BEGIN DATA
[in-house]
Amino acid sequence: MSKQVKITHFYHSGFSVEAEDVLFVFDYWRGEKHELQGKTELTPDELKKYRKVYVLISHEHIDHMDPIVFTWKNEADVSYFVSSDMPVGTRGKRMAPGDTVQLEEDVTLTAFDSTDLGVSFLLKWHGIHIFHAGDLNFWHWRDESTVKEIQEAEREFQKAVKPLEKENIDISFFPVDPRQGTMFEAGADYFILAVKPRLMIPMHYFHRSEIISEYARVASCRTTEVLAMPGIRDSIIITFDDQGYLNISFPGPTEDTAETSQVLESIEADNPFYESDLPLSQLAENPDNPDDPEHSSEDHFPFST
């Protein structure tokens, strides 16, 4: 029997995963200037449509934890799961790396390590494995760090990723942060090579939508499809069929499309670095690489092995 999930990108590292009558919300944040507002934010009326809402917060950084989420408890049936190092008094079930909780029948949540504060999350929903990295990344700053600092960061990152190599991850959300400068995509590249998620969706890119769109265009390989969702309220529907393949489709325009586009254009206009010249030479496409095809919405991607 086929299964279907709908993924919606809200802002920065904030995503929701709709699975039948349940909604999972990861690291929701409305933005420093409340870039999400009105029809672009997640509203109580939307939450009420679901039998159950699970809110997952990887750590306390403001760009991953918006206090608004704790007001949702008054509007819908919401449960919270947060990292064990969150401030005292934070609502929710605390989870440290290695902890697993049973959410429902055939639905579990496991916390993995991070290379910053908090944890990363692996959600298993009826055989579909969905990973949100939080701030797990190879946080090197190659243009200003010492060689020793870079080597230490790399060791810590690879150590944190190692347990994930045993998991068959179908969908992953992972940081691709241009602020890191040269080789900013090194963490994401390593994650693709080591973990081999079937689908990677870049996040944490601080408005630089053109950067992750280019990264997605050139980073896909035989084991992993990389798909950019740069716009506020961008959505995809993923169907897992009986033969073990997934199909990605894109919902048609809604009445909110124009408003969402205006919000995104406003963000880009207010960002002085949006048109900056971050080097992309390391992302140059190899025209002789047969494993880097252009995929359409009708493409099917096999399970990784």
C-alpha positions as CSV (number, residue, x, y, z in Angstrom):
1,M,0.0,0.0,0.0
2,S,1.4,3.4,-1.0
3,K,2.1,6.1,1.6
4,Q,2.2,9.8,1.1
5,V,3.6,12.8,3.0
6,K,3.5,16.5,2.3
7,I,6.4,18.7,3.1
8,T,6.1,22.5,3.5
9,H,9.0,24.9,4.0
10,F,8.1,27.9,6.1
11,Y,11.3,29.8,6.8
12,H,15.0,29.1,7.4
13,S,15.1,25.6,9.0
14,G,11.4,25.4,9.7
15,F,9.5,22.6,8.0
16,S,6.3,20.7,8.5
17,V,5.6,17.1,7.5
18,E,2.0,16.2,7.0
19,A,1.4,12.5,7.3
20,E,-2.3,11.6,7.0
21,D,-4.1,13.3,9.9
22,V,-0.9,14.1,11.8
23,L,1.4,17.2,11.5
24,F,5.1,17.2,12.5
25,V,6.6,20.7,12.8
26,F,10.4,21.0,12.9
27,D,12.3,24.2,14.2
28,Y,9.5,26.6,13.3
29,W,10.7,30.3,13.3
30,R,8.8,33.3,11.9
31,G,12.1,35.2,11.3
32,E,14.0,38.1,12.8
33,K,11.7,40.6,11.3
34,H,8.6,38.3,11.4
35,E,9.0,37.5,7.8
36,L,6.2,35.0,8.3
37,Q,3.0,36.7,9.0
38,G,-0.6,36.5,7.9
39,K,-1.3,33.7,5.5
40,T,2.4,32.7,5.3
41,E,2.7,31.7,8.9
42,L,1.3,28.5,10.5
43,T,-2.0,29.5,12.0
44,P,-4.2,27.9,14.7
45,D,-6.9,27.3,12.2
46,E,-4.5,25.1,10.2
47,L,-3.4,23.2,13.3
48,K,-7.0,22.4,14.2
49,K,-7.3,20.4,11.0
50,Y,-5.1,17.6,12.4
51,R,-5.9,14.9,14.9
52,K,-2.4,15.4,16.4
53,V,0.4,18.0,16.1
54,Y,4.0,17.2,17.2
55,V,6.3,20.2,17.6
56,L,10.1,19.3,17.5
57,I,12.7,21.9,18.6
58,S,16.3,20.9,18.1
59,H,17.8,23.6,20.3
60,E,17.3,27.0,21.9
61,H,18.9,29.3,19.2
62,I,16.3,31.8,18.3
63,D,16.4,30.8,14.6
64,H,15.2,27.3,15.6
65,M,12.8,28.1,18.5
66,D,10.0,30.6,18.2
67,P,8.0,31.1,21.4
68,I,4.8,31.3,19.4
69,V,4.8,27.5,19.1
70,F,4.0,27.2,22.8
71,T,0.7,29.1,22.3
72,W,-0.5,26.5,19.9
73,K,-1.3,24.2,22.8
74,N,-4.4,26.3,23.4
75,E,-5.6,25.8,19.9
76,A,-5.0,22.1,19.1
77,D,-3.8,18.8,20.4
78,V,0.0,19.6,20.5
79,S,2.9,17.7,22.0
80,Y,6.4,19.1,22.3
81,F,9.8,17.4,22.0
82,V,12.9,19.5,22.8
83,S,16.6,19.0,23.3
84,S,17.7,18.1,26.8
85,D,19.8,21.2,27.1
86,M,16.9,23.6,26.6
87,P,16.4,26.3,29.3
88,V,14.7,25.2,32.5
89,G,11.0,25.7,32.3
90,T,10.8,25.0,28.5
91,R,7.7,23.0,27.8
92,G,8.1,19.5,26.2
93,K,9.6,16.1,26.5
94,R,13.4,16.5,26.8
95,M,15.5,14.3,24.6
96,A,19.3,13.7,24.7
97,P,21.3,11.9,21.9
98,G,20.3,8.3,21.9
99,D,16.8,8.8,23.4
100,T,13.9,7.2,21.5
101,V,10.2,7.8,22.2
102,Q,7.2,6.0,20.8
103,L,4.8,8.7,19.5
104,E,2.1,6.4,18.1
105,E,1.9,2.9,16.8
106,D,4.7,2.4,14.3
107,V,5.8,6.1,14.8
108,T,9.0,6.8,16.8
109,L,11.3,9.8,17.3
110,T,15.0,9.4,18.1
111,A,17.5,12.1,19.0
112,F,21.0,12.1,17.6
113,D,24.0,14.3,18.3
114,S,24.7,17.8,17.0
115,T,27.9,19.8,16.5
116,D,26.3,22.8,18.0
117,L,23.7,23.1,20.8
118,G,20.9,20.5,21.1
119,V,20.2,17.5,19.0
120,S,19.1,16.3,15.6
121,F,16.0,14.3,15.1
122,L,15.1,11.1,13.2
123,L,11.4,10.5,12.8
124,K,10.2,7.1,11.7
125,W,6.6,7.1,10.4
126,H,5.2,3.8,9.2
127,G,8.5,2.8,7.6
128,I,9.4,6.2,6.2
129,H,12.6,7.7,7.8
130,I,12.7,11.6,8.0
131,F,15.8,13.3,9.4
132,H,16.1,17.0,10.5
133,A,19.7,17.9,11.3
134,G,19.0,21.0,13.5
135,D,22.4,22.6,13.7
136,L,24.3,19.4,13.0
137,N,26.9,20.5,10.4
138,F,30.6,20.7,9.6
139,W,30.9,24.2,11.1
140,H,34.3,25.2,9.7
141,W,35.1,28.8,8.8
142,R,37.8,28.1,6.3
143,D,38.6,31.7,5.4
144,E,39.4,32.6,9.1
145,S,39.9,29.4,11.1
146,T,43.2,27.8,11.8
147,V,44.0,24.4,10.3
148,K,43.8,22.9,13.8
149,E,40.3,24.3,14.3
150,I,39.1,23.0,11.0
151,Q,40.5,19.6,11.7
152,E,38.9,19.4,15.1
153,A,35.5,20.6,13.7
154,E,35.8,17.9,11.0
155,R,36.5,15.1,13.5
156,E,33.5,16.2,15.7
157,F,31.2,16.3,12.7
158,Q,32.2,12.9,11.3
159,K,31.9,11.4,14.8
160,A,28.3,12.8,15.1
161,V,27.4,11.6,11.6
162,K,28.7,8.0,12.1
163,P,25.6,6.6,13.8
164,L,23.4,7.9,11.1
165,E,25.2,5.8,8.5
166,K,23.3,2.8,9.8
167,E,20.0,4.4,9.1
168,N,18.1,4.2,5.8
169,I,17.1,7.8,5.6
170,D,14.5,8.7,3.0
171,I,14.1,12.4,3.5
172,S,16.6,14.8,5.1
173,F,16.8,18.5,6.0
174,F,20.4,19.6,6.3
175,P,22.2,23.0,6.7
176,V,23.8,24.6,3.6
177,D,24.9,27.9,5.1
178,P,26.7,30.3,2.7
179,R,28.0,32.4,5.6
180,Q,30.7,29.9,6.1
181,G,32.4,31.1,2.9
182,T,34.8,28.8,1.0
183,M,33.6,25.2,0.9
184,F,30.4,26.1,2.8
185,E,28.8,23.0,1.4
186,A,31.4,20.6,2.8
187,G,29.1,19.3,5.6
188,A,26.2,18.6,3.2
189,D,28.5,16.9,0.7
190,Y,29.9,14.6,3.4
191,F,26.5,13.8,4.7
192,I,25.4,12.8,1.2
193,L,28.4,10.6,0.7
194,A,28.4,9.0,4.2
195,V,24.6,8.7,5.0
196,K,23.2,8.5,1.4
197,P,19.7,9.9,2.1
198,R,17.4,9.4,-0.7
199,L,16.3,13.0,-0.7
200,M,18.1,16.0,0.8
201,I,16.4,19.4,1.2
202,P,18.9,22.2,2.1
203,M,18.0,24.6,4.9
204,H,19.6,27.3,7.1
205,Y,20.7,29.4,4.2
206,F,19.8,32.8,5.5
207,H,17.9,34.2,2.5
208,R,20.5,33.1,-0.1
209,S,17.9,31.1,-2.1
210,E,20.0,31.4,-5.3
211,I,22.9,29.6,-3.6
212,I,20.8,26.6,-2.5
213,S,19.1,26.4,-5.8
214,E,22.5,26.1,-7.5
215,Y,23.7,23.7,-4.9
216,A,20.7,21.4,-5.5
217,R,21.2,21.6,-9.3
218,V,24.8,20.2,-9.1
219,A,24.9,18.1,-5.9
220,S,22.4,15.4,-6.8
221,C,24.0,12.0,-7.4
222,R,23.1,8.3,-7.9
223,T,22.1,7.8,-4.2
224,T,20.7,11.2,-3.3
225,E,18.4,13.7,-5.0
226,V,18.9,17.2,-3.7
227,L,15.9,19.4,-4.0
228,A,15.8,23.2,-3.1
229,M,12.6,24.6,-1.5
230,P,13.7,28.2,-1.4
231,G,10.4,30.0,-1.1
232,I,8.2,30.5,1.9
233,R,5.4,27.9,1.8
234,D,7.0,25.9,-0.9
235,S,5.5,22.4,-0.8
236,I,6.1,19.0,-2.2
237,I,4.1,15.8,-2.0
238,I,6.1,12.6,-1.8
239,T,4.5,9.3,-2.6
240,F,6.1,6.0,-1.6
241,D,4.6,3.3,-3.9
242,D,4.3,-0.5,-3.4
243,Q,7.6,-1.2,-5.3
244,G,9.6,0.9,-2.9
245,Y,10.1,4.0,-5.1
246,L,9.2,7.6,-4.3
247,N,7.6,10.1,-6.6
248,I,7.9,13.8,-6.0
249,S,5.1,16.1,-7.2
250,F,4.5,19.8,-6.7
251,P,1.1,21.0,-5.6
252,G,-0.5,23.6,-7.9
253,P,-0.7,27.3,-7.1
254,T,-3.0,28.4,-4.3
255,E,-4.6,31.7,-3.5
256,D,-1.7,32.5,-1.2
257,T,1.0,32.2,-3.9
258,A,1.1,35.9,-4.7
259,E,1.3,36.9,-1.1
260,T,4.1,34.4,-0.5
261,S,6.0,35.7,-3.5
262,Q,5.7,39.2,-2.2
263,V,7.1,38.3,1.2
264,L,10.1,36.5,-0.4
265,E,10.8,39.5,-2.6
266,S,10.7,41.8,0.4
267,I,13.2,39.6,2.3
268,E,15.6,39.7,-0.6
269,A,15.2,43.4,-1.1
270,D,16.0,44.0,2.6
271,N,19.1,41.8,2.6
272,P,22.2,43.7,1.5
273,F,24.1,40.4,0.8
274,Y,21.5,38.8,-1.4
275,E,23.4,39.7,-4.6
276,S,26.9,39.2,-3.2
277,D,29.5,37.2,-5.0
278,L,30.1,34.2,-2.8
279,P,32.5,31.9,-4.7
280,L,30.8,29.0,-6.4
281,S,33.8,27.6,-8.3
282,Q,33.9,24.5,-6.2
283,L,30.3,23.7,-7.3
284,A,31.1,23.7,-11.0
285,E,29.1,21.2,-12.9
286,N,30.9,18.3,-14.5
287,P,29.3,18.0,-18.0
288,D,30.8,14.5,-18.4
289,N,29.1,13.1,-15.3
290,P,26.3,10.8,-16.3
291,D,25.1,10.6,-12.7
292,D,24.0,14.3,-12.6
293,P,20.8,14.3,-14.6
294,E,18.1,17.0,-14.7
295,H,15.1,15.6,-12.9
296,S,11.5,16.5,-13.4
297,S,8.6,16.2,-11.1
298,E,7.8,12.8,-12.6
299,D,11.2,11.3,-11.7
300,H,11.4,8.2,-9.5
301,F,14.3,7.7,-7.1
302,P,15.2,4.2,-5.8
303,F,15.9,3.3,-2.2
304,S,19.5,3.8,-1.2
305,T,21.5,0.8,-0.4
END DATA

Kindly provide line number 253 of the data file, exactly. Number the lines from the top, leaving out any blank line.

249,S,5.1,16.1,-7.2